This is the second devaluation for the program in less than six months but no information about new pricing has been released yet.
June 2018 devaluation
What is changing?
From 30 June 2018, Business and Economy Class awards on Etihad Airways-operated flights will change to a variable, demand-based redemption model, i.e. peak vs off-peak dates.
We currently have no information on pricing for specific routes, which is very poor form from the program—this is expected to be released just days before the changes come into effect.
What is not changing?
There will be no change to First Class awards or redemptions on partner airlines like Virgin Australia, which is good news.
My take on the June 2018 devaluation
Expect the worst. Etihad is in financial trouble and they are likely to increase redemption rates significantly. The fact that the changes are limited to Business and Economy Class redemptions on their own flights softens the blow.
My advice would be to lock in cheaper rates now, even for travel after 30 June. According to the FAQ page, if you make a booking before 30 June and then change the date after the devaluation comes into effect, you will not be required to pay the difference in miles.
We will update this guide with an analysis of the new pricing once it is released.
January 2018 devaluation
As of 15 January, Etihad Guest has made some minor changes to award pricing on its own flights—here is how they affect you.
Marginal increases in long-haul awards
From my calculations, it seems that most long-haul redemptions from Australia to Abu Dhabi and beyond to Europe and the US are increasing in price, albeit not by a huge amount. For example:
- Sydney to Abu Dhabi in Business Class increases from 97,229 to 99,999 miles
- Melbourne to Abu Dhabi in First Class increases from 124,660 to 136,250 miles
- Brisbane to London in Business Class increases from 162,441 to 162,503 miles (very small increase)
- Perth to New York JFK in Business Class increases from 179,030 to 200,002 miles
As to be expected, the increases are larger the more distance you travel and the further towards the front of the plane you are seated.
There could be (and probably are) increases to shorter flights too but they don’t affect travellers in Australia so much, so we don’t have the previous award pricing handy.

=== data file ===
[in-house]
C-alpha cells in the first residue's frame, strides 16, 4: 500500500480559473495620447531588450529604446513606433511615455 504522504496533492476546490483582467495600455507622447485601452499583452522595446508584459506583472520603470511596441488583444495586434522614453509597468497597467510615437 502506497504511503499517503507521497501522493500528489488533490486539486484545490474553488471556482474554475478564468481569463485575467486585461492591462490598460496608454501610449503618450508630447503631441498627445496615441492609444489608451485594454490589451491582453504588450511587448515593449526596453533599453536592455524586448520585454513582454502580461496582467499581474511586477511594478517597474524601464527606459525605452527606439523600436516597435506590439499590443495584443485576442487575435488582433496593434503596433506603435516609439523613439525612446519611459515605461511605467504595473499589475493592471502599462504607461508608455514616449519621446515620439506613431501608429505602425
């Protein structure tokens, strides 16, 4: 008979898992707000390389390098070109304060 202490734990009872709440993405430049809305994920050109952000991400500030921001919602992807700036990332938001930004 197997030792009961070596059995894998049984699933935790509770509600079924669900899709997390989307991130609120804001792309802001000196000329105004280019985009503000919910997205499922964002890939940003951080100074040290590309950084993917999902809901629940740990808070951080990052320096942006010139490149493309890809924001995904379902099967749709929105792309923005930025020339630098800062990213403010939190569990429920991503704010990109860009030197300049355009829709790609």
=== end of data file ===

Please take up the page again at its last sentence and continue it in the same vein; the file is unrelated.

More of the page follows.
You can calculate the new award pricing using Etihad’s updated online tool.
(Almost) uniform Australian pricing
Previously, award pricing differed according to the Australian city you departed from. For example, flying to London from Perth in Business Class would be ~6,000 Etihad Guest miles cheaper than flying from Sydney or Brisbane.
Now they are all priced within 1-3 miles of each other, meaning that East Coasters get an extra three hours or so of travel for the same price as Western Australians.
On some Business and First Class awards, there will be an additional surcharge of $50 USD per segment.
Upgrades increase in price
Upgrading your seat from Economy to Business, or Business to First, from Sydney to London will now cost ~5,000 miles more than before. Again, not a huge jump on an upgrade previously costing anywhere from 70,000 to 150,000 miles but still worth noting.
My take on the January 2018 changes
Using Etihad Guest miles for long-haul redemptions on Etihad previous to this change did not represent good value and, with this minor devaluation, awards are even less valuable.
One of the best uses of Etihad Guest miles is for redemptions in Virgin Australia Business Class, with your Velocity points or American Airlines AAdvantage miles better directed towards long-haul Etihad redemptions. Two cautions though: Velocity has a per-segment fee on Etihad flights too, and AAdvantage prices Etihad flights between two regions as separate awards.
We’ll be updating our existing Etihad guides and reviews with the new pricing over the next week or so.